But why does Redpine insist on Wi-Fi integration in a smart-home IoT chip? In a conventional smart-home IoT setting, Wi-Fi links are often offered separately from ZigBee mesh devices.
Mattela strongly believes this is no longer the way to go.
“The only wireless technology that’s native IP supported is Wi-Fi,” he stressed. Wi-Fi must be there to offer “interoperable IP access” to every smart-home device. Wi-Fi links have been regarded as a drag on IoT chips due to Wi-Fi's higher power consumption and higher cost. Mattella claims Redpine's wireless technology is the industry's first always-on sensor with Wi-Fi at lower power than any other wireless technology, which he expects will overcome resistance to using Wi-Fi in these applications.
One-size-fits-all IoT chip?
Common wisdom in the IoT industry today is that there is no such thing as a one-size-fits-all IoT chip, especially for smart homes. The feature sets needed for wearable devices, security cameras or smart speaker are significantly different.
Mattela, however, disagrees. Given an opportunity, any system OEM prefers to work in a single software environment, he argued, rather than dedicating multiple software development teams to different IoT devices. Maintaining different teams for different devices is an expensive proposition for system OEMs, he explained.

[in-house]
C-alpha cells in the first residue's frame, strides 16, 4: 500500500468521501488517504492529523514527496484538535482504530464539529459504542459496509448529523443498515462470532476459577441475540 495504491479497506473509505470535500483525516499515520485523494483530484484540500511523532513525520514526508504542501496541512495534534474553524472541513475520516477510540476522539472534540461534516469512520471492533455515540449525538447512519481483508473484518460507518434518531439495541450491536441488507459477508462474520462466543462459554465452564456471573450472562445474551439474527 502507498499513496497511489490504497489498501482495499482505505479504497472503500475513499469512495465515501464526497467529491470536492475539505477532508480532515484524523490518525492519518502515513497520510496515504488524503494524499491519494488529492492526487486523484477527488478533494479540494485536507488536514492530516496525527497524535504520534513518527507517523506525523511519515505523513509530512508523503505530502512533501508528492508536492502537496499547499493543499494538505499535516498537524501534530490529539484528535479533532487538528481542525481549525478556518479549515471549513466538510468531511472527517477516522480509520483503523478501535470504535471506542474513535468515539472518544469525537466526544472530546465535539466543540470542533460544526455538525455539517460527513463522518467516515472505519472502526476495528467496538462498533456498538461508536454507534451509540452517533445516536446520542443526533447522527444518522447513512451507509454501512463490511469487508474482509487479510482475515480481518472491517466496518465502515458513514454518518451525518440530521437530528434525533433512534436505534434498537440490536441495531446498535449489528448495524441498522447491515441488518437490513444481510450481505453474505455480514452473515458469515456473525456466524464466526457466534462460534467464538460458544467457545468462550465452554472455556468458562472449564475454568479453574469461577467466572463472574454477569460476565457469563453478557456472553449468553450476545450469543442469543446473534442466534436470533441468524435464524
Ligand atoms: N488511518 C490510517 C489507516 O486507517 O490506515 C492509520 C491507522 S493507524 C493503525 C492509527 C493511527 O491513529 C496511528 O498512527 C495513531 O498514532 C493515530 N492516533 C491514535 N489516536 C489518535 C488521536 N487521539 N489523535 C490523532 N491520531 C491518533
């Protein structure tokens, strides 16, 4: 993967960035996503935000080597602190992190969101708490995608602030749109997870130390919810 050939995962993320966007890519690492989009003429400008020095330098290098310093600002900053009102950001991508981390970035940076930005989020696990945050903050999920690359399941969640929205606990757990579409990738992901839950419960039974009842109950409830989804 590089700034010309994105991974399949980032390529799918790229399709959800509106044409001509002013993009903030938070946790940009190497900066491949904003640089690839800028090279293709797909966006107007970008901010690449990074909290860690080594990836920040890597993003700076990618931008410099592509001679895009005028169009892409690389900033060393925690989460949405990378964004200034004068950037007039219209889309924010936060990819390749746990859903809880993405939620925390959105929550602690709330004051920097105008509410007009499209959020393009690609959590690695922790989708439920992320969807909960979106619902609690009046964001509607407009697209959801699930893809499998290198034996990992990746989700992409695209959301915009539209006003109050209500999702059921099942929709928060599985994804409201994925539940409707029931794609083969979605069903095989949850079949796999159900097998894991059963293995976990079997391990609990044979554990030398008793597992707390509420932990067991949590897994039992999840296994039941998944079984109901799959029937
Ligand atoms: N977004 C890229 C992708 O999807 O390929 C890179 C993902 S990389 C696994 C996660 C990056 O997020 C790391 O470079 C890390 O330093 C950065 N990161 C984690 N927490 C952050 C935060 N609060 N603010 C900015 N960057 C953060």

Redpine, therefore, is promoting the advantages of one chip for all devices. It pointed out that the RS9116N-DBT “avoids the use of two wireless chipsets for devices such as video doorbell and router.”
AI functions on the edge
Redpine’s new IoT chip also features “edge intelligence” enabling a surveillance video camera to do face recognition, detect a break-in by sensing motion, or enabling a smart speaker to recognize a home-owner's voice – total strangers won't be able to switch off the lights.
The RS9116N-DBT provides a host of “power-efficient and hardware assisted Machine Learning functions” to enable the next generation of smart applications, while preserving low operational latency and low power consumption, noted the company.